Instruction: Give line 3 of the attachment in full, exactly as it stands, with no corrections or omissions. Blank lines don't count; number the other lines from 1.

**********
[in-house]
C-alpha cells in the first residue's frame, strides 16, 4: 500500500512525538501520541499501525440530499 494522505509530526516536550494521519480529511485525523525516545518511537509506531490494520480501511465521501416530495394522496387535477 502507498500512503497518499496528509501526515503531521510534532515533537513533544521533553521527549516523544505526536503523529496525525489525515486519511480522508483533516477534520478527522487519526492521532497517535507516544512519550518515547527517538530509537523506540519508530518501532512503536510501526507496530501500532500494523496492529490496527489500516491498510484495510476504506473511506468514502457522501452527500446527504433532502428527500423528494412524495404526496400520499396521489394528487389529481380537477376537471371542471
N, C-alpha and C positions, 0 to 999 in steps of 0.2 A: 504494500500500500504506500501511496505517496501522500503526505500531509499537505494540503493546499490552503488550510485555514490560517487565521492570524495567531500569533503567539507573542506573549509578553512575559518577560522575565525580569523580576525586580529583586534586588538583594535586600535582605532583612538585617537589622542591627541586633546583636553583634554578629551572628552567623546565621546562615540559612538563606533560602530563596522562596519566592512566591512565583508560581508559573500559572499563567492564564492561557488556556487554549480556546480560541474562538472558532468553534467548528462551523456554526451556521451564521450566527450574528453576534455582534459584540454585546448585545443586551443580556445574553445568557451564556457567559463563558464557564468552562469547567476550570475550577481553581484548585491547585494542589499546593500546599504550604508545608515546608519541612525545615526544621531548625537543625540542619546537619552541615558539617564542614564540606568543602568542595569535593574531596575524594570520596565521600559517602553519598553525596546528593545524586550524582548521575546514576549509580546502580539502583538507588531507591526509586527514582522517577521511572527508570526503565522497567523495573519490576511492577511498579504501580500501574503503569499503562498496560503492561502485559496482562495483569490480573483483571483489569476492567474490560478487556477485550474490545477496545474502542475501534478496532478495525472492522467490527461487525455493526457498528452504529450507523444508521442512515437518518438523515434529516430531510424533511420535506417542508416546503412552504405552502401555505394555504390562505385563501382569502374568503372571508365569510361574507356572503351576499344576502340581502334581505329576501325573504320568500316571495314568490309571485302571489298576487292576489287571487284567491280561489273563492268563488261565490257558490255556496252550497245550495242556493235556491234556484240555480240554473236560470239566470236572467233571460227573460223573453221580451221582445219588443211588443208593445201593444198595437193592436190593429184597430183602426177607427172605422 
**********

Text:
N, C-alpha and C positions, 0 to 999 in steps of 0.2 A: 504494500500500500504506500501511496505517496501522500503526505500531509499537505494540503493546499490552503488550510485555514490560517487565521492570524495567531500569533503567539507573542506573549509578553512575559518577560522575565525580569523580576525586580529583586534586588538583594535586600535582605532583612538585617537589622542591627541586633546583636553583634554578629551572628552567623546565621546562615540559612538563606533560602530563596522562596519566592512566591512565583508560581508559573500559572499563567492564564492561557488556556487554549480556546480560541474562538472558532468553534467548528462551523456554526451556521451564521450566527450574528453576534455582534459584540454585546448585545443586551443580556445574553445568557451564556457567559463563558464557564468552562469547567476550570475550577481553581484548585491547585494542589499546593500546599504550604508545608515546608519541612525545615526544621531548625537543625540542619546537619552541615558539617564542614564540606568543602568542595569535593574531596575524594570520596565521600559517602553519598553525596546528593545524586550524582548521575546514576549509580546502580539502583538507588531507591526509586527514582522517577521511572527508570526503565522497567523495573519490576511492577511498579504501580500501574503503569499503562498496560503492561502485559496482562495483569490480573483483571483489569476492567474490560478487556477485550474490545477496545474502542475501534478496532478495525472492522467490527461487525455493526457498528452504529450507523444508521442512515437518518438523515434529516430531510424533511420535506417542508416546503412552504405552502401555505394555504390562505385563501382569502374568503372571508365569510361574507356572503351576499344576502340581502334581505329576501325573504320568500316571495314568490309571485302571489298576487292576489287571487284567491280561489273563492268563488261565490257558490255556496252550497245550495242556493235556491234556484240555480240554473236560470239566470236572467233571460227573460223573453221580451221582445219588443211588443208593445201593444198595437193592436190593429184597430183602426177607427172605422 